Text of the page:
You don't have to worry about your
pyjamas, your textbooks or your girl
anymore now when you're temporar-
ily confined within the white, white
walls of the Health Service.
Volunteer workers will go to your
home and get the necessities you for-
got to gather together when you
dragged yourself down to the Health
Service to see what could be done
to make the old machine tick right
again-and found you were in for
an unexpected stay.
Yes, and the volunteers will call
the girl friend and your roommate
to let them know where you disap-
peared to so suddenly.
The bringers of good cheer belong
to the Health Service Visitation, or-
gan of The Association, and they pay
daily visits to the Health Service be-
tween 2 p.m. and 4 p.m. to administer
to the wants of student patients.
Most frequent requests are for cig-
arettes, Daniel B. Sints, men's chair-
man of the Service said. Preferred
reading material are wild west stories,
Life and Colliers.
Mary F. Brown, '40, is woman's

gressing5 iar an±eaa of inlUWaale pc
tations and in face of many seeming-
ly insurmountable difficulties, ac-}
cording to St. John Cathpool, Execu-
tive Secretary of the Youth Hostel
Association of England and Wales,
who spoke yesterday at a round table
discussion group on hostels in Eng-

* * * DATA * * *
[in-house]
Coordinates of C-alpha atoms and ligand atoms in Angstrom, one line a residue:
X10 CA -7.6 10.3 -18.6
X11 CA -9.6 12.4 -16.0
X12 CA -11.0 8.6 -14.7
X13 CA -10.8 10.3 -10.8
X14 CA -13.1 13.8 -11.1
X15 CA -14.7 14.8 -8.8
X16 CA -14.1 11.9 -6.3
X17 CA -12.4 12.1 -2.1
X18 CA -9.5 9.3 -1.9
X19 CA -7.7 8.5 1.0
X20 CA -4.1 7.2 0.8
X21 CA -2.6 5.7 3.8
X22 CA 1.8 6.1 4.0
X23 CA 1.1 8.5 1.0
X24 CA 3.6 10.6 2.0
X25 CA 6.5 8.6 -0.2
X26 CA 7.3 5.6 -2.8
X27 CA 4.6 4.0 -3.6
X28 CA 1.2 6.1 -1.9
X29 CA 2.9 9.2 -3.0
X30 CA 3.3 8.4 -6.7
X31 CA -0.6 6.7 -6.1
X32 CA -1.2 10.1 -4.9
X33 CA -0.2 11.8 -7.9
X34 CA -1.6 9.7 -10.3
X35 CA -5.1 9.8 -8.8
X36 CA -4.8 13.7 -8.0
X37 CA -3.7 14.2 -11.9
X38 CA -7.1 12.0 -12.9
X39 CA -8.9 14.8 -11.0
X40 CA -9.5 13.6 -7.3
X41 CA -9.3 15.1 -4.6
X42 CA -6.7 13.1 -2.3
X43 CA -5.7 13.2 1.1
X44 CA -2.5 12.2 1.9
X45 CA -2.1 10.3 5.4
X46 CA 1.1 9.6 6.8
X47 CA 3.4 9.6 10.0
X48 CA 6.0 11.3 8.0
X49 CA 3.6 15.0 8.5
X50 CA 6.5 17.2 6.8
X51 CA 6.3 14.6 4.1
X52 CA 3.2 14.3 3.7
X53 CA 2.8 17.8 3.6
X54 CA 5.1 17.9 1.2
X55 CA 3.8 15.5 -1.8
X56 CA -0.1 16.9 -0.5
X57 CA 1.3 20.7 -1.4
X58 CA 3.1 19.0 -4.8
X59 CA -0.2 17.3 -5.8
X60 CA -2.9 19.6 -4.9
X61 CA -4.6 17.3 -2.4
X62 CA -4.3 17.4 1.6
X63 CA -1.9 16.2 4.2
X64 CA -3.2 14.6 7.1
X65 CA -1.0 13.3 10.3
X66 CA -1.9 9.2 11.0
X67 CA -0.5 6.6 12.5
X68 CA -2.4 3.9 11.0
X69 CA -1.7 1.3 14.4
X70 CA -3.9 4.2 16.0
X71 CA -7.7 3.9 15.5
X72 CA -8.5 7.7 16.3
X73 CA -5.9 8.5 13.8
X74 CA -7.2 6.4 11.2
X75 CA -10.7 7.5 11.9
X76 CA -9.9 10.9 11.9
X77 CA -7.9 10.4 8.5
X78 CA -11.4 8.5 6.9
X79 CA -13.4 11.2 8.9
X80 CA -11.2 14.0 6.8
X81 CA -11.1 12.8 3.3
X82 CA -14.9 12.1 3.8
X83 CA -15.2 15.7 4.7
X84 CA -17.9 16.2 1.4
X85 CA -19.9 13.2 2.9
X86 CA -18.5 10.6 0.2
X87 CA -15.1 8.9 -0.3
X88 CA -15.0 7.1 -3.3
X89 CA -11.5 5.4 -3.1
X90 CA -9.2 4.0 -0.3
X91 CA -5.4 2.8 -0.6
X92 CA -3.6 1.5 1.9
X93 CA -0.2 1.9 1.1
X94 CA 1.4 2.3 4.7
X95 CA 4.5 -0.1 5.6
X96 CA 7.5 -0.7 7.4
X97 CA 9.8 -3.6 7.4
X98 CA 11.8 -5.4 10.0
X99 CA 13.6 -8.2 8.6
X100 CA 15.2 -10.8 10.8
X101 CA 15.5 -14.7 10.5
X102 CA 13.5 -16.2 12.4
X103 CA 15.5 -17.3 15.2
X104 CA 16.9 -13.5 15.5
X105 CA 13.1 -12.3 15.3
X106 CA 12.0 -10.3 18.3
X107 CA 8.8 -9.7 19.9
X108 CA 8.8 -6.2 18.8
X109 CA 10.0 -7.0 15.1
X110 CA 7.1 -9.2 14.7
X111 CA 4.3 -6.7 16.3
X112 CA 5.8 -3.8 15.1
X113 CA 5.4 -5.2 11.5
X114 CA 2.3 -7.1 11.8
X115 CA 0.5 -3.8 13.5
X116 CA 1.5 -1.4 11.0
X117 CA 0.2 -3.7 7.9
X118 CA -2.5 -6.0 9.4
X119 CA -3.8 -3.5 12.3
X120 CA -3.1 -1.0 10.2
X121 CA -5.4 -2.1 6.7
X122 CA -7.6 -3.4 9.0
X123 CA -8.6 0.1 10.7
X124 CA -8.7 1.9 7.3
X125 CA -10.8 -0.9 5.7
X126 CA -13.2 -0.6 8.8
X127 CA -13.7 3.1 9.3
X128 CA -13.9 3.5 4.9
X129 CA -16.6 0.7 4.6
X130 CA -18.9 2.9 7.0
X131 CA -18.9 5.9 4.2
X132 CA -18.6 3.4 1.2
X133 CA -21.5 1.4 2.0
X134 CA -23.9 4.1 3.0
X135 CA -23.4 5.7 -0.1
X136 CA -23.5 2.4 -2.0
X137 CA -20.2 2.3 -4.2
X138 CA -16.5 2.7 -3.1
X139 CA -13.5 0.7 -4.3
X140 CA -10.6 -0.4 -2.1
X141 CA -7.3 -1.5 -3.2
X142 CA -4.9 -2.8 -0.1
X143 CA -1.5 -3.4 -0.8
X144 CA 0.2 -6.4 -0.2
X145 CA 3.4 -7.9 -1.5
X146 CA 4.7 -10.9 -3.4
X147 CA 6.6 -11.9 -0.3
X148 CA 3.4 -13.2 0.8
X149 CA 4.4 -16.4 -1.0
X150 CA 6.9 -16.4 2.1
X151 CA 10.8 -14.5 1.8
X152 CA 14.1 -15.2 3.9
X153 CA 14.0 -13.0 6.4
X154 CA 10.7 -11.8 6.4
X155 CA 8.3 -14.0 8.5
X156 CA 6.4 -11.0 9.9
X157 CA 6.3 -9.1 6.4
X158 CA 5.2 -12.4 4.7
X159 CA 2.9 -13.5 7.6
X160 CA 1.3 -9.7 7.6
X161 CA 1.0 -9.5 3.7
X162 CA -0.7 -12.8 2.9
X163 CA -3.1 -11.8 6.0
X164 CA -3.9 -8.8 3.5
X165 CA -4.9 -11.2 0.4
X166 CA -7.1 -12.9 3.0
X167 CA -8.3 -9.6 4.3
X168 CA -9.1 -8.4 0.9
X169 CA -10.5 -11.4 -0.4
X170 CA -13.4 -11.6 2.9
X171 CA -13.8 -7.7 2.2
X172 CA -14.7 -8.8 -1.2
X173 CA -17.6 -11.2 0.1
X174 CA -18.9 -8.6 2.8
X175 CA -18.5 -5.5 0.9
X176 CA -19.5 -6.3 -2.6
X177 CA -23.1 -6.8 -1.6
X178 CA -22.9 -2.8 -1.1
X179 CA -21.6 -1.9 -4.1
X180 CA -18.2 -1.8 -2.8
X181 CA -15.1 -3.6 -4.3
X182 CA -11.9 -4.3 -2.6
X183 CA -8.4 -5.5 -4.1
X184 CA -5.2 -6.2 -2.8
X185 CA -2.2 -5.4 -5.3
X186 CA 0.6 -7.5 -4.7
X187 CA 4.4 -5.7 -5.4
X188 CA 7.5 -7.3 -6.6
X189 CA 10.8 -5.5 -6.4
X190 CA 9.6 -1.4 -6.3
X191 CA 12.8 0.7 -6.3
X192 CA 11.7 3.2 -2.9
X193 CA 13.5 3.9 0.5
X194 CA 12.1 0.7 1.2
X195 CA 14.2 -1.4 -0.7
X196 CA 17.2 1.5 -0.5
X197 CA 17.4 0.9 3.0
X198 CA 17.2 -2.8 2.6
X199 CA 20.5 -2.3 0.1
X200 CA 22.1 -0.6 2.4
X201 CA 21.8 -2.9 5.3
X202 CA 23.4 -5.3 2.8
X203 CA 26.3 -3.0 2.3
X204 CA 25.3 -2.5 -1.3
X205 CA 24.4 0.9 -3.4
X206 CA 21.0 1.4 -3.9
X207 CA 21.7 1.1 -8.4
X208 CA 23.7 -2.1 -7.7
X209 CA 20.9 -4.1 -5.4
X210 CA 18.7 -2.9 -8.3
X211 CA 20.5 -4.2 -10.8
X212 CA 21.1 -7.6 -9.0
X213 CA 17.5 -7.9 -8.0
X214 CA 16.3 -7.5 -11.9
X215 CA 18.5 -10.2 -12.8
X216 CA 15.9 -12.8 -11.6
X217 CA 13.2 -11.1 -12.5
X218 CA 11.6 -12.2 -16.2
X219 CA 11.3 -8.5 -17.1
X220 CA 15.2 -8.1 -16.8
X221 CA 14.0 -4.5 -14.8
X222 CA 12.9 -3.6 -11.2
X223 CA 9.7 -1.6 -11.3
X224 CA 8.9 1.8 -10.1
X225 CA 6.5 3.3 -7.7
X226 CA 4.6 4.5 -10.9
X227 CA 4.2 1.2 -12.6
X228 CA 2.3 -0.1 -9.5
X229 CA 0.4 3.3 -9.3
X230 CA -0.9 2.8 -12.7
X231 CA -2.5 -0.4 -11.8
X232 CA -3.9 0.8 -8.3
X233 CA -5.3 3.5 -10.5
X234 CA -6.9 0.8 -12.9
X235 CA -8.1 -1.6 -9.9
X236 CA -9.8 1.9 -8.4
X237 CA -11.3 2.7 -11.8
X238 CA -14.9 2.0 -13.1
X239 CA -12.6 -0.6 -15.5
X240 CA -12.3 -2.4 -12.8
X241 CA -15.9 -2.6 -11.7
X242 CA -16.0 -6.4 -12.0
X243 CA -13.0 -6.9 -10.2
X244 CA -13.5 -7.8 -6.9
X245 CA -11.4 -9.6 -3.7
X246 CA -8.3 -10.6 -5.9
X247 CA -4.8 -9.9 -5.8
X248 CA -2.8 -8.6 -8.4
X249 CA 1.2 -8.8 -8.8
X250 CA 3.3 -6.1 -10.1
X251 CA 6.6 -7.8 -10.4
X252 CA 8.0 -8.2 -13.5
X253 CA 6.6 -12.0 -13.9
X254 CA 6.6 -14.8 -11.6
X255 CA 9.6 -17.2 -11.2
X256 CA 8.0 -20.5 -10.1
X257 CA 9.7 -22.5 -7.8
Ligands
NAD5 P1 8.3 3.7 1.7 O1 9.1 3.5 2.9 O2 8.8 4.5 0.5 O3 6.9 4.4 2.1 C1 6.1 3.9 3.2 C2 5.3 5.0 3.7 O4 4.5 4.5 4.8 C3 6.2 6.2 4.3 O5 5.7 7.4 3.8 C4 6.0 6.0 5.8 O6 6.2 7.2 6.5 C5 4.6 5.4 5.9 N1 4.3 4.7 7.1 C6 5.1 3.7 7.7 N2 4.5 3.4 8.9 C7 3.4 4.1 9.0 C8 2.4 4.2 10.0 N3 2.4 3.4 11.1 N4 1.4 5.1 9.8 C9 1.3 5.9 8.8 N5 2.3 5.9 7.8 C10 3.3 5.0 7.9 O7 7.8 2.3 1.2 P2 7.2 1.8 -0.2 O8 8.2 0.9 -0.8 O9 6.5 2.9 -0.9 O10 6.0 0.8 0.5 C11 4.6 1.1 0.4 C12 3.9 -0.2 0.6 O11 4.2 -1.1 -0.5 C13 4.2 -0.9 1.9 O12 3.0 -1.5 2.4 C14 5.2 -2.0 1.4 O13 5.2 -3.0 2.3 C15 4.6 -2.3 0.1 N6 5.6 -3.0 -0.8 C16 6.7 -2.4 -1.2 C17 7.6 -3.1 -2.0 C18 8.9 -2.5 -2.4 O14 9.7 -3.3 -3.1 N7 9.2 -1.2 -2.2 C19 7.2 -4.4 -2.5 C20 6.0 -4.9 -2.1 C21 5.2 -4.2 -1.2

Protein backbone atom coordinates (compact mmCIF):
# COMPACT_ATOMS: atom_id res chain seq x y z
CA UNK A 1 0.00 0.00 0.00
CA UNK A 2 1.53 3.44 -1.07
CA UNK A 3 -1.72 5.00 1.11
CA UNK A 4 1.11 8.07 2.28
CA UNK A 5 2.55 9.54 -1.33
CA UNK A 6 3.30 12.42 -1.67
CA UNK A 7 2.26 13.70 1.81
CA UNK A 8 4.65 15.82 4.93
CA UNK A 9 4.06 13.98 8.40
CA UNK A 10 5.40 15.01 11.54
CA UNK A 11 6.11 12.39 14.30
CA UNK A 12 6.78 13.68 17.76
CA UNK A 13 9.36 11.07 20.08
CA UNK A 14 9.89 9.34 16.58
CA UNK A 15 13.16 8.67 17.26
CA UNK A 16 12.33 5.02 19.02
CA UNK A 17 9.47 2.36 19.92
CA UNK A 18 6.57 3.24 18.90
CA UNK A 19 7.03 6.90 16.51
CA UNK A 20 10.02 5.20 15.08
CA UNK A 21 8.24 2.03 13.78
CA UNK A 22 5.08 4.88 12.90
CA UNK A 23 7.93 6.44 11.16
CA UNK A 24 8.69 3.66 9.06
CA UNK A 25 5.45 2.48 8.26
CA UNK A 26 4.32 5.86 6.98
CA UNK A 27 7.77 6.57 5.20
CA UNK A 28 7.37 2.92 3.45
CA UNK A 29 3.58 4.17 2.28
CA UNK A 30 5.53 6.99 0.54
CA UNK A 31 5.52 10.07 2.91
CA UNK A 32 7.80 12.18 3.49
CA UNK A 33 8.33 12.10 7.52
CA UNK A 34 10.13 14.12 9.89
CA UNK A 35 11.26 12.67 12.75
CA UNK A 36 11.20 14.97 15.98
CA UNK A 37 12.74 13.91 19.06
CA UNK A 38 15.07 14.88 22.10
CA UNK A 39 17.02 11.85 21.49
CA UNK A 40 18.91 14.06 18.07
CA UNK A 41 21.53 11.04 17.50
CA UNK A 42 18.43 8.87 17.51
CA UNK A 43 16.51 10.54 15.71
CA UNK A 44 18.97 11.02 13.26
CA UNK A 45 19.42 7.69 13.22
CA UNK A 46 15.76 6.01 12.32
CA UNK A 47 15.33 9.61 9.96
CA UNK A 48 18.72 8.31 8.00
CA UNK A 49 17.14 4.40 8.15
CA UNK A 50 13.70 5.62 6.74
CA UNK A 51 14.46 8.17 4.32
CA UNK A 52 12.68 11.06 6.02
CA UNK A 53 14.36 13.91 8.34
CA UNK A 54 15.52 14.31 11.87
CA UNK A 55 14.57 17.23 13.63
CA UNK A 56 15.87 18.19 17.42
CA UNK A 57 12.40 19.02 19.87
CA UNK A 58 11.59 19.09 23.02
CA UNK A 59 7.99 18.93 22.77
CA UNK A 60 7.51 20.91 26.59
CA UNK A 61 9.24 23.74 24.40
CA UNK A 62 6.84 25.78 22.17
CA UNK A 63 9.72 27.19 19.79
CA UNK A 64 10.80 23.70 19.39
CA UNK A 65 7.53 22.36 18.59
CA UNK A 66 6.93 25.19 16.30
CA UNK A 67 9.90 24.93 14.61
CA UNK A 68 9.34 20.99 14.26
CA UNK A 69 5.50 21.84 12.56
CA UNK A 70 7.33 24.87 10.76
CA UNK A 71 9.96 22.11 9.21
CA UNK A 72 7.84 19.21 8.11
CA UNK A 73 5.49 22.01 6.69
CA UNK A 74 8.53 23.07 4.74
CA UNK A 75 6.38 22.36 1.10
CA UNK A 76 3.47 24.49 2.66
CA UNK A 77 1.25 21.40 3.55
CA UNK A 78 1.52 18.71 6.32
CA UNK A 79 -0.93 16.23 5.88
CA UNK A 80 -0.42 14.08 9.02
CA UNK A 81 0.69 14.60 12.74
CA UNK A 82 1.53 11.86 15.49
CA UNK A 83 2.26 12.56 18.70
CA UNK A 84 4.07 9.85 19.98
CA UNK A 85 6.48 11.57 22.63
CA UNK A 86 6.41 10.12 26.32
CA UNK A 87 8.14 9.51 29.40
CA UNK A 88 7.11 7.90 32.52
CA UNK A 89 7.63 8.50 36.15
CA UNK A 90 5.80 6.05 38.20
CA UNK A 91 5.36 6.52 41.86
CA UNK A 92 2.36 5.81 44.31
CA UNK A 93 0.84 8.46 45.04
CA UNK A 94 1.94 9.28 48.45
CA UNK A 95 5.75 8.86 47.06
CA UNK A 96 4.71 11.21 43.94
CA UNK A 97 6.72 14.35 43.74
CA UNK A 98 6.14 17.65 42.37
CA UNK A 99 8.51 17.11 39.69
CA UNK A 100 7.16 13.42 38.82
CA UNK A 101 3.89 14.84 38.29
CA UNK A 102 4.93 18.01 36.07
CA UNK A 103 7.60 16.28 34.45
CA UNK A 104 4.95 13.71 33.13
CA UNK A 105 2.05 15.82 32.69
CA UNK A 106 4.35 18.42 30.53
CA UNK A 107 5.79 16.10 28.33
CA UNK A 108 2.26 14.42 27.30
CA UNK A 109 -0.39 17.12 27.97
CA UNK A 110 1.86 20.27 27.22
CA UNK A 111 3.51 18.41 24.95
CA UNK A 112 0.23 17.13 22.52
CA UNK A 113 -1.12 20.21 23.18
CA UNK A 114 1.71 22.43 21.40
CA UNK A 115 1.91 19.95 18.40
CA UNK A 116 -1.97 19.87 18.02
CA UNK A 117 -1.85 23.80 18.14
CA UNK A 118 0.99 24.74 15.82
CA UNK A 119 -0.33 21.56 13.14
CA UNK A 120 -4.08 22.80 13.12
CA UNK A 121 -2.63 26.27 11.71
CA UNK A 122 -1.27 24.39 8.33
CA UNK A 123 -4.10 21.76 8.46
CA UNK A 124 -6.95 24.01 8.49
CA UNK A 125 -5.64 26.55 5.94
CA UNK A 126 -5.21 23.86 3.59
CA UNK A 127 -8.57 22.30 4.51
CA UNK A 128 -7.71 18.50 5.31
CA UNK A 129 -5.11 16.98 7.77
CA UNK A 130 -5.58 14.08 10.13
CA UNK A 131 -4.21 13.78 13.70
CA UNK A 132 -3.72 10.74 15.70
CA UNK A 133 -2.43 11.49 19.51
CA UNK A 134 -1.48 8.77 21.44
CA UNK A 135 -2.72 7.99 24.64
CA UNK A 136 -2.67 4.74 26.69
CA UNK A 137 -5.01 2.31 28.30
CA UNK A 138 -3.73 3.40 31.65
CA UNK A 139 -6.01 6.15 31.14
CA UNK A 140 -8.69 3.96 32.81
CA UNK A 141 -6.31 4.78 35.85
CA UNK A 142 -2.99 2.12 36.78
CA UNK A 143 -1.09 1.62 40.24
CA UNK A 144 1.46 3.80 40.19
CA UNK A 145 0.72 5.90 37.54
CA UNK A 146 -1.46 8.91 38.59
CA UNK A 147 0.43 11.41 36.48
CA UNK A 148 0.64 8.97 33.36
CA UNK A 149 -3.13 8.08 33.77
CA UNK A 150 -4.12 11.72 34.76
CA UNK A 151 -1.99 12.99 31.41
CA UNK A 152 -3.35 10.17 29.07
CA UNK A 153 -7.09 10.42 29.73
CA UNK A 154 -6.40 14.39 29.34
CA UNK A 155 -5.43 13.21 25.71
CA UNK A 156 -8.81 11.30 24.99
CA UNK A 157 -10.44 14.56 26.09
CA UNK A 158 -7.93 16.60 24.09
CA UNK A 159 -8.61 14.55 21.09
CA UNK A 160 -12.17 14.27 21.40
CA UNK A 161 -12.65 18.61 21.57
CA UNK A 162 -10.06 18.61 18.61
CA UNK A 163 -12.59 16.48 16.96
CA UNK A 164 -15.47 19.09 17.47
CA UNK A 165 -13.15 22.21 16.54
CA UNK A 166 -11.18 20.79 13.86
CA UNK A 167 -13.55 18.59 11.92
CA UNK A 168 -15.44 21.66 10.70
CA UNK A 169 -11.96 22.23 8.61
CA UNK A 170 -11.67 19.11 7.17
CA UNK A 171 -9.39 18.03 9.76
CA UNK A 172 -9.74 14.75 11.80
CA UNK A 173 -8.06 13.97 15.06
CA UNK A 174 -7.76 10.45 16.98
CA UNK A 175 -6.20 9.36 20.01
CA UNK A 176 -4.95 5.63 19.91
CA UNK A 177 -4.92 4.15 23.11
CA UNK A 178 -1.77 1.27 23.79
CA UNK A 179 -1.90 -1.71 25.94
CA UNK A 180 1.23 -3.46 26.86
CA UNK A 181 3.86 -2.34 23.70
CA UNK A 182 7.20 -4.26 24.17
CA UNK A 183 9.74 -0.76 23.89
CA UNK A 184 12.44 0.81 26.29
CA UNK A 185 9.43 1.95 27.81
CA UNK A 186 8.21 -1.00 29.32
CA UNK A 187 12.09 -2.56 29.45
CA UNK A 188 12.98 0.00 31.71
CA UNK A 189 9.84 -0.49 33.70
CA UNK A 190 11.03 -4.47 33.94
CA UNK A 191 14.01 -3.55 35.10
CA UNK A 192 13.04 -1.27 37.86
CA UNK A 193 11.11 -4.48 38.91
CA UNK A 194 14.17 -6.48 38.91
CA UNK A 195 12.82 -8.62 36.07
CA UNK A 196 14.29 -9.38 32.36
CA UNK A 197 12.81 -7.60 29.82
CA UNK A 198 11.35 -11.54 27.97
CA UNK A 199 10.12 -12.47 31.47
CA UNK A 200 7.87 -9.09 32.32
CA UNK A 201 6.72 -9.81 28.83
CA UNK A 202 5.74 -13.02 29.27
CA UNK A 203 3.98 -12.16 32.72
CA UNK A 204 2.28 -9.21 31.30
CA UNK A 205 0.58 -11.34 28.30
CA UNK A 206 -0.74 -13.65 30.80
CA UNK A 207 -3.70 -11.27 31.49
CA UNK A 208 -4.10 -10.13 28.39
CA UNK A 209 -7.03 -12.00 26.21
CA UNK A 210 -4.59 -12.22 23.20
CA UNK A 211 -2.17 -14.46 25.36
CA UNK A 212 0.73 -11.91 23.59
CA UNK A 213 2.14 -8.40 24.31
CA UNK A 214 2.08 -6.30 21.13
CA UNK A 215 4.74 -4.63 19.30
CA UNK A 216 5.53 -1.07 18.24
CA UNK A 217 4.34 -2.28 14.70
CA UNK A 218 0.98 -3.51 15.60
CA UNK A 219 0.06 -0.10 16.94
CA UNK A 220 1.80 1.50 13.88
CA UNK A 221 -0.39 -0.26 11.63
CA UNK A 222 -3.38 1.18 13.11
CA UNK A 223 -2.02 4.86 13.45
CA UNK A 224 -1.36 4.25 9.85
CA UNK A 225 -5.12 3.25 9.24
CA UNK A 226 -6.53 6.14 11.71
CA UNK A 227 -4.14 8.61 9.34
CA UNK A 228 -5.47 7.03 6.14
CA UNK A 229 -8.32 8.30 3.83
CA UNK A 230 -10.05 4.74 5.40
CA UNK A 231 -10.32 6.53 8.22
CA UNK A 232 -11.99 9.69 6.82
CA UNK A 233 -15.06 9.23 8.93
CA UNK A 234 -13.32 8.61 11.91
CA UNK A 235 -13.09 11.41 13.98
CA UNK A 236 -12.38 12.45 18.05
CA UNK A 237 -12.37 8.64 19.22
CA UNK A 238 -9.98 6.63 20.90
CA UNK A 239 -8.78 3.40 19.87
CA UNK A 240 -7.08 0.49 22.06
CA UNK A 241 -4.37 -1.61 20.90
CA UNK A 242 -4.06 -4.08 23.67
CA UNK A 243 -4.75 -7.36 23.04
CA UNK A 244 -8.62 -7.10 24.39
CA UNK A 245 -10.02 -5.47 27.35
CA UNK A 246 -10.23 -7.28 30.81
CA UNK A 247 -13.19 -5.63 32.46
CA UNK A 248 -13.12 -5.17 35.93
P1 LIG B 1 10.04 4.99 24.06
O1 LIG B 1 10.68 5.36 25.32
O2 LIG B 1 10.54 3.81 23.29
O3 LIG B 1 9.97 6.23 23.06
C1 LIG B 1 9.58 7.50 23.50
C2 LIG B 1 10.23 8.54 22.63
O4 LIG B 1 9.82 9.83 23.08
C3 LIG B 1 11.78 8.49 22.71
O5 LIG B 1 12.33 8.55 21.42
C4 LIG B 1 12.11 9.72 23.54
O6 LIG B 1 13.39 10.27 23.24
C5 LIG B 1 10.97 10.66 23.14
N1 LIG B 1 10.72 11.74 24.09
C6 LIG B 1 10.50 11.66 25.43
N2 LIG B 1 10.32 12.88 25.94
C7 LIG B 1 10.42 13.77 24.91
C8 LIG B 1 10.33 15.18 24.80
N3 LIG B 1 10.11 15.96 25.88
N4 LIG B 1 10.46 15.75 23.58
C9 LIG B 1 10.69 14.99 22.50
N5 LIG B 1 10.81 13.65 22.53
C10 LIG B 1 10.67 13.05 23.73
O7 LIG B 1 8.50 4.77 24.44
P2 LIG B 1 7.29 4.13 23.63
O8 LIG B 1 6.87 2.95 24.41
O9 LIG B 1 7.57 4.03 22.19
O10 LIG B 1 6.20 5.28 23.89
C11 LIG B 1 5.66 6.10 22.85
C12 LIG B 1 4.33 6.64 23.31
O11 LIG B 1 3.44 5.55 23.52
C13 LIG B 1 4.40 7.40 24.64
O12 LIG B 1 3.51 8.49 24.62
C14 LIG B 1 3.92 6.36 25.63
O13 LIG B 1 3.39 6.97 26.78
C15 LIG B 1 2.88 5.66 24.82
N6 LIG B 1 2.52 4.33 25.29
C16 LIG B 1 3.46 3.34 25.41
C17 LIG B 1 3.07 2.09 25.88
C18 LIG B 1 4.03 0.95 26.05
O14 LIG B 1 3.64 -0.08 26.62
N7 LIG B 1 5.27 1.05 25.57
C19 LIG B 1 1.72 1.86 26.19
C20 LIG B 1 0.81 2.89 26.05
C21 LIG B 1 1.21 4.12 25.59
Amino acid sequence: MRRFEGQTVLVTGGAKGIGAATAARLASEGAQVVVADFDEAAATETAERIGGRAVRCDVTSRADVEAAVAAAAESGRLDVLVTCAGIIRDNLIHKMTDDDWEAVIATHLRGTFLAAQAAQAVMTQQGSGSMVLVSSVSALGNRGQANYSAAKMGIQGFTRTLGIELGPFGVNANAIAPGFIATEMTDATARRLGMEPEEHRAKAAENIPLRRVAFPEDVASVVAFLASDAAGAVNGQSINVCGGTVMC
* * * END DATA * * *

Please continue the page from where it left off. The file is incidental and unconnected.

land and the northern European
countries, where the Association is
very strong.
In England and Wales, there areI
nearly 400 hostels which have been
visited this year by over 500,000 mem-
bers. They are placed from 8 to 15
miles apart and constitute a con-
tinuous chain which covers the whole
The movement as organized there,
Catchpool said, is primarily a physicalI
and mental health movement. Mem-
bership is obtained by payment of $1
per year for those under 25 years of
age and $2 for those over 25. This
entitles one to the use and priveleges
of the hostels in any country in the
world where they are organized.
A night's shelter, consisting of a
good bed and blankets, may be ob-
tained everywhere for 25 cents and1
meals may be had for aboutthe same
price. Once built or obtained, a hos-
tel is almost always self-supporting,.
depending on its location and amount
of use, Catchpool stated.
Each hostel is in the charge of a
House Father and Mother who live in
it, and handle all details of its op-
eration. There are separate quarters
for both men and women, he said, al-
though the individual hostels vary
from old chateaux or historic build-
ings of great age to several which are
under construction as a result of a
Student Surveys River
For Future Excavation
George Quimby, graduate student
in the Museum of Anthropology,
spent last summer making an arch-
eological survey of the St. Joseph
River valley in western Michigan,
preceding actual excavation work
which may be undertaken by the
University at a later date.
By studying historic and prehis-
toric cultures, mapping sites, and
making collections from the surface,
Quimby gained a preliminary picture
of the archeological possibilities of
the region which will be of use in
planning the excavations.
Charlie Zwick
Now Playing at the
Michigan League

The great success of the movement
in England has prompted an organi-
zation in the United States to become
active, Catchpool stated, and they